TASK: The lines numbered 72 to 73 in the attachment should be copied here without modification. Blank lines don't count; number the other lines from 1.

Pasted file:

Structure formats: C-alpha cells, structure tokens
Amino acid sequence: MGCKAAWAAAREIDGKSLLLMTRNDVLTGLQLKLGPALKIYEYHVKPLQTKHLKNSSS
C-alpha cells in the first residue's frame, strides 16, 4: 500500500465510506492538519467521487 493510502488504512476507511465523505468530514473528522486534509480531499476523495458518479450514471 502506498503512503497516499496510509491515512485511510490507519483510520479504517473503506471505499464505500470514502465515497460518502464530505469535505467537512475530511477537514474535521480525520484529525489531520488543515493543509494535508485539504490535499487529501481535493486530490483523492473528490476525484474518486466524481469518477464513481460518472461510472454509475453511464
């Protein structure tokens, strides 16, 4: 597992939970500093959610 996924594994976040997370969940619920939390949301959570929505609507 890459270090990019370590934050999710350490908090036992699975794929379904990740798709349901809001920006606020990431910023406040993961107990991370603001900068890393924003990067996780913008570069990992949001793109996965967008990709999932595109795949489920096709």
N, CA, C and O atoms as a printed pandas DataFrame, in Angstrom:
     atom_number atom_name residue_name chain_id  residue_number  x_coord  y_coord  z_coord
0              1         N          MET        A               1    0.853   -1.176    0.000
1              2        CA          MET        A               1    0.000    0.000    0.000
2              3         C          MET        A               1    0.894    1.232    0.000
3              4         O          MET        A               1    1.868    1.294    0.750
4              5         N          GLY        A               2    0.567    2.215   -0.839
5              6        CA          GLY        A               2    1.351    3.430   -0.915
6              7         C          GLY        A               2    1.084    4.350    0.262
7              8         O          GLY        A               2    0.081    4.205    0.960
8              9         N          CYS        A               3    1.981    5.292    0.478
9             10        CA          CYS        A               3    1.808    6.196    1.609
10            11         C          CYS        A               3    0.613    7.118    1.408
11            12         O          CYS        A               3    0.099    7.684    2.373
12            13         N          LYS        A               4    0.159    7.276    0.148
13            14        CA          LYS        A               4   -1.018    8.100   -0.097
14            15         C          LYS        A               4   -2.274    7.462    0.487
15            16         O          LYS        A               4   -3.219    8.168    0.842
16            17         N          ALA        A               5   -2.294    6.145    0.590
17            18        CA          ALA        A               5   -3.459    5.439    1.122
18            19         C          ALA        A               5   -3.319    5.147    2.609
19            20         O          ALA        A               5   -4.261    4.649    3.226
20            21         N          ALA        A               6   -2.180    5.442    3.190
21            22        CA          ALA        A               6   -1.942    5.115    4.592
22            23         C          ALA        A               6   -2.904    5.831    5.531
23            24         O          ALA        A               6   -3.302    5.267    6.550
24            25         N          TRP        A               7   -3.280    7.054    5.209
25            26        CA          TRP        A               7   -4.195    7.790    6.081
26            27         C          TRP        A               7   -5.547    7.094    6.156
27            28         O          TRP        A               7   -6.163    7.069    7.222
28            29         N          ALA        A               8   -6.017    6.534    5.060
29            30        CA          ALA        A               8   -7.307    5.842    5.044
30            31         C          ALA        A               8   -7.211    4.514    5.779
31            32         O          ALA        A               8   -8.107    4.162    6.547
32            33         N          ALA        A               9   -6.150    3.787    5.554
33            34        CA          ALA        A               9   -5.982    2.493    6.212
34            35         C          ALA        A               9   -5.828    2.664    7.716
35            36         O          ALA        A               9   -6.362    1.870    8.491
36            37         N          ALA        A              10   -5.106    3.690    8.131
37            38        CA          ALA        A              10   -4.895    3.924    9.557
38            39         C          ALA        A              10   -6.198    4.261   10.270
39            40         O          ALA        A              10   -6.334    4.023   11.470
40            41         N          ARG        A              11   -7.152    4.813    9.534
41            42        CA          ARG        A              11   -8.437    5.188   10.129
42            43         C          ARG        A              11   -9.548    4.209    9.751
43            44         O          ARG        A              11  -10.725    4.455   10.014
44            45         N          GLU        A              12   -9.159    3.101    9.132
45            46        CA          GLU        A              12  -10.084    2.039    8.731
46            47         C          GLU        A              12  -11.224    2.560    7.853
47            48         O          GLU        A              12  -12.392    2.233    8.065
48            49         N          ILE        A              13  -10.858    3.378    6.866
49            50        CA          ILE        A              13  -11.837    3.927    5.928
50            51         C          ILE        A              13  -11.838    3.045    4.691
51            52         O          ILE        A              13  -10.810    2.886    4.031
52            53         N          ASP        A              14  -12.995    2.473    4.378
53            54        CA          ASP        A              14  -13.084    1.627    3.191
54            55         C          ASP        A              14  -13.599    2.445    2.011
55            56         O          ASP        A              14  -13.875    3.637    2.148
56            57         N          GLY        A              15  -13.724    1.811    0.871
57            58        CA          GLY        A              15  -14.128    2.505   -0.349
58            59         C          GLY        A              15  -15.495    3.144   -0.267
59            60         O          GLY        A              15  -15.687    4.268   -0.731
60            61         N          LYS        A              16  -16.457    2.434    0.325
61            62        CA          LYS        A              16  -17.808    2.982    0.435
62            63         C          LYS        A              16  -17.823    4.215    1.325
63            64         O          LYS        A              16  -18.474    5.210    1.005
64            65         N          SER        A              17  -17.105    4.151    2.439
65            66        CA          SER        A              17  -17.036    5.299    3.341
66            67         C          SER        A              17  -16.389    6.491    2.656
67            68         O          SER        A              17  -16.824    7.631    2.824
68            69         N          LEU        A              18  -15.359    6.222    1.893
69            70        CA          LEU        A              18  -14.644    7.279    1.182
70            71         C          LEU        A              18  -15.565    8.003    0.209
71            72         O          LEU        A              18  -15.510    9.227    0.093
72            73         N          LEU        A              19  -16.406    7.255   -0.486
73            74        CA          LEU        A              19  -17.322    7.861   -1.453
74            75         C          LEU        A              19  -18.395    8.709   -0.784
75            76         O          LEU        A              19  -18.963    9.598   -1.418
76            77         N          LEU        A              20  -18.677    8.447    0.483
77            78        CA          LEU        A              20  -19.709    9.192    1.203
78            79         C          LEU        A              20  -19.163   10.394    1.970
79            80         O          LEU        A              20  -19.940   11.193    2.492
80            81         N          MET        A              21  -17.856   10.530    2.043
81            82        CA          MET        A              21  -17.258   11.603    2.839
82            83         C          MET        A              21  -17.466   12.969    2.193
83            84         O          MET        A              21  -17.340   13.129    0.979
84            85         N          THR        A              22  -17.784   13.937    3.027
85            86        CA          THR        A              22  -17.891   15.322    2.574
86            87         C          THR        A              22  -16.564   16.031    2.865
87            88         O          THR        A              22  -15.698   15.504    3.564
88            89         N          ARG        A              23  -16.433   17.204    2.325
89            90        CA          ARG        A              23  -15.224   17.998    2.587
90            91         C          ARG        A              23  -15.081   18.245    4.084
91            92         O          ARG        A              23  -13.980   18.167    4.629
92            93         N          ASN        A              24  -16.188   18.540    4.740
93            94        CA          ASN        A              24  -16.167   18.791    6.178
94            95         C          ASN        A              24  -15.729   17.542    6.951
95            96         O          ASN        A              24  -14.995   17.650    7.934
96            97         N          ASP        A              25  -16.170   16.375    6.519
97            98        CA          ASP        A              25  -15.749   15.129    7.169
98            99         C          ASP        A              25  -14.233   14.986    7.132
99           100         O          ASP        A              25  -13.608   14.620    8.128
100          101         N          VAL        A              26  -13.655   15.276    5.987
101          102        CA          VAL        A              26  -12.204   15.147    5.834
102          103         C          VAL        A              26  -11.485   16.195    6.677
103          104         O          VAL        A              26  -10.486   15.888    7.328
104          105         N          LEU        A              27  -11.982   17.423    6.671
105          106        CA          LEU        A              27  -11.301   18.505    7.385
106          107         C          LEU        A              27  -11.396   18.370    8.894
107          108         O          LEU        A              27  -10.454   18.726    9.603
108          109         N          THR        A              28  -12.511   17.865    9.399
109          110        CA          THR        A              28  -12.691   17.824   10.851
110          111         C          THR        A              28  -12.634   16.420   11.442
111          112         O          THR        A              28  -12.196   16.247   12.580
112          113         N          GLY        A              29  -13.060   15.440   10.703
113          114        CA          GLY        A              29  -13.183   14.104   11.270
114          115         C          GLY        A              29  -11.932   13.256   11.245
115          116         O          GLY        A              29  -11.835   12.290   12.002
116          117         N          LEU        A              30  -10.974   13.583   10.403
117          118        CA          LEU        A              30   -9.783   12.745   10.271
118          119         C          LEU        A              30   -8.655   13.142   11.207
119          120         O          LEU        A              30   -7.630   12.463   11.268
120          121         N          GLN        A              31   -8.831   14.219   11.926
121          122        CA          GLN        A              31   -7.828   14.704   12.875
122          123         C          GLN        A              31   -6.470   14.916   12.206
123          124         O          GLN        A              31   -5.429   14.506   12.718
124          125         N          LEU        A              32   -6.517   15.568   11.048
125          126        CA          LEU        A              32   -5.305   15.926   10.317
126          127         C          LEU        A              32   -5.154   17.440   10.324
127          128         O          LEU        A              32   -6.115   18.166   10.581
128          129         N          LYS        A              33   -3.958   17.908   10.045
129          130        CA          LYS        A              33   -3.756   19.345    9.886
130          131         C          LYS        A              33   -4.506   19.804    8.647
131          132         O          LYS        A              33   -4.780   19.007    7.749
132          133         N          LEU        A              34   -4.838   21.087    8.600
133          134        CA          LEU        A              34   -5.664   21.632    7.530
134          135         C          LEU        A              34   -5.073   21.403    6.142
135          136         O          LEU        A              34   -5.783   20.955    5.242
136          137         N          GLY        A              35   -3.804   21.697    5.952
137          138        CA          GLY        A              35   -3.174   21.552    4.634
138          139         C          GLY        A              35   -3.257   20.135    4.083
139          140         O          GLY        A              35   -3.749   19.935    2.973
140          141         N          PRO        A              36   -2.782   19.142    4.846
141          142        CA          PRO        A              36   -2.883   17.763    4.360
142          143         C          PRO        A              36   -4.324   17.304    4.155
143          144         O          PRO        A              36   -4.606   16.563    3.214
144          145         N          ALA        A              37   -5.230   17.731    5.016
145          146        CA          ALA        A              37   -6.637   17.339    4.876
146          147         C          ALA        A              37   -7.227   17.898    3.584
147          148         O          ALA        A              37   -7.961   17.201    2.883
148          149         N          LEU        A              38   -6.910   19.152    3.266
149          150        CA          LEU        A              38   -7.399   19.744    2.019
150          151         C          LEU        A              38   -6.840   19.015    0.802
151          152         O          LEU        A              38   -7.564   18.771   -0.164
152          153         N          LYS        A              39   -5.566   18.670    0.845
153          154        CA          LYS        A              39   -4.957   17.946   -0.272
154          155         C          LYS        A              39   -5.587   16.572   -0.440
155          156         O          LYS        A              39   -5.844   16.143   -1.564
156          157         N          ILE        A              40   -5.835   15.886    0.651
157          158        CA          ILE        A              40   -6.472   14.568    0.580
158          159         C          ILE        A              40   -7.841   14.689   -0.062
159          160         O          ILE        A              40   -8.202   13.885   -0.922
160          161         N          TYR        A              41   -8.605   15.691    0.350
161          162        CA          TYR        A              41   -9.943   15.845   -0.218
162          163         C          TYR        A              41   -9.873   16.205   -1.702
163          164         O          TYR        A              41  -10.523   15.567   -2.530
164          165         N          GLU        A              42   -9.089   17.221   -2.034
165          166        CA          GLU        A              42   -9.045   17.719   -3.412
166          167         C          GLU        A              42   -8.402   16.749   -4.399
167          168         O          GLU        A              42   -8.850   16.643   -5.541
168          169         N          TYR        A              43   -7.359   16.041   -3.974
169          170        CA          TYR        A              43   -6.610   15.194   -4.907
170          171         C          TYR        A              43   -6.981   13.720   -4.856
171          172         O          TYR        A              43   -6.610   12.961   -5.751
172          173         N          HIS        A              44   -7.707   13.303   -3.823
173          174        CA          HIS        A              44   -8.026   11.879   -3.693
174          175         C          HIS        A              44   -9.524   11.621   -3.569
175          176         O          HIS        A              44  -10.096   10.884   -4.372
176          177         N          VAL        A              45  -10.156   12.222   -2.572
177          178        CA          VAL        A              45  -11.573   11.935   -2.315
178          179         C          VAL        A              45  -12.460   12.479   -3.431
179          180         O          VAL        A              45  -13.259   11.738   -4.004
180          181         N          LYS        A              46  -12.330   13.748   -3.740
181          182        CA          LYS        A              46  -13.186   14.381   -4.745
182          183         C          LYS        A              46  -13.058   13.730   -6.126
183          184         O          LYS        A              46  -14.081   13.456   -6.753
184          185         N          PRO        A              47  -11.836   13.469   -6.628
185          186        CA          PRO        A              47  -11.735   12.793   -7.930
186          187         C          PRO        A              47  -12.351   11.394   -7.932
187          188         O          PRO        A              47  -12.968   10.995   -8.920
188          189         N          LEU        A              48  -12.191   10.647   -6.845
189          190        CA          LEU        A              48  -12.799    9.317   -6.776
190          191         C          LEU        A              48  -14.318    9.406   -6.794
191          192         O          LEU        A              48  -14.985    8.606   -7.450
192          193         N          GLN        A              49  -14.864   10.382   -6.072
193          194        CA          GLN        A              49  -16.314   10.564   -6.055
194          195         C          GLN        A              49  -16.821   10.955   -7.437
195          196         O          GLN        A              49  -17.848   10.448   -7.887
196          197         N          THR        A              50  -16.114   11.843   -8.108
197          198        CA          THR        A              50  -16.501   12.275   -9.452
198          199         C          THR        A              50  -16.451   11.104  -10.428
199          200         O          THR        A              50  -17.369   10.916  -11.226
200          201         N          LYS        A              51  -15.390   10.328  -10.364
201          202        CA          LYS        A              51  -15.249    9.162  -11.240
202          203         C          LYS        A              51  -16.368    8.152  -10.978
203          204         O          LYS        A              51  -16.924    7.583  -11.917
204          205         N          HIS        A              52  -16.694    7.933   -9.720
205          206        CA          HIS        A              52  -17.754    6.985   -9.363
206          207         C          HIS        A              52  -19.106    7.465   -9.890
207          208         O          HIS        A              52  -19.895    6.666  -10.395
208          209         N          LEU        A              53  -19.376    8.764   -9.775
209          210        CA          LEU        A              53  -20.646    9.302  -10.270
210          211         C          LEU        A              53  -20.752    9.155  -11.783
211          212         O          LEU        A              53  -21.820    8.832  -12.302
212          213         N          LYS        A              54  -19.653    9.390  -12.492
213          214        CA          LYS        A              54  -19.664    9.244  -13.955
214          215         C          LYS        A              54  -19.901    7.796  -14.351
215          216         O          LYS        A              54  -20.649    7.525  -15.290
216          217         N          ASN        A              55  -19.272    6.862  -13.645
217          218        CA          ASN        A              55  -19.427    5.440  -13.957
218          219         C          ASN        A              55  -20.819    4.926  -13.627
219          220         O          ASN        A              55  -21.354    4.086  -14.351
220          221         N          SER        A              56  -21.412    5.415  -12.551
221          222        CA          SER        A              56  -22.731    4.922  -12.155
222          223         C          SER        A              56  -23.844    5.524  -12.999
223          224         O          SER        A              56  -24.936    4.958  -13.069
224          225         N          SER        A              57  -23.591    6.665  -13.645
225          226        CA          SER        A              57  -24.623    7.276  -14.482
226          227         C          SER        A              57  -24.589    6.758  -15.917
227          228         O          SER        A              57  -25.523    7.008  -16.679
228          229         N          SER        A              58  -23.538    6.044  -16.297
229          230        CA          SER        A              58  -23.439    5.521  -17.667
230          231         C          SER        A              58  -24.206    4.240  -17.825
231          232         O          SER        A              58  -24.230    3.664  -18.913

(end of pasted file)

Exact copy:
65            66        CA          SER        A              17  -17.036    5.299    3.341
66            67         C          SER        A              17  -16.389    6.491    2.656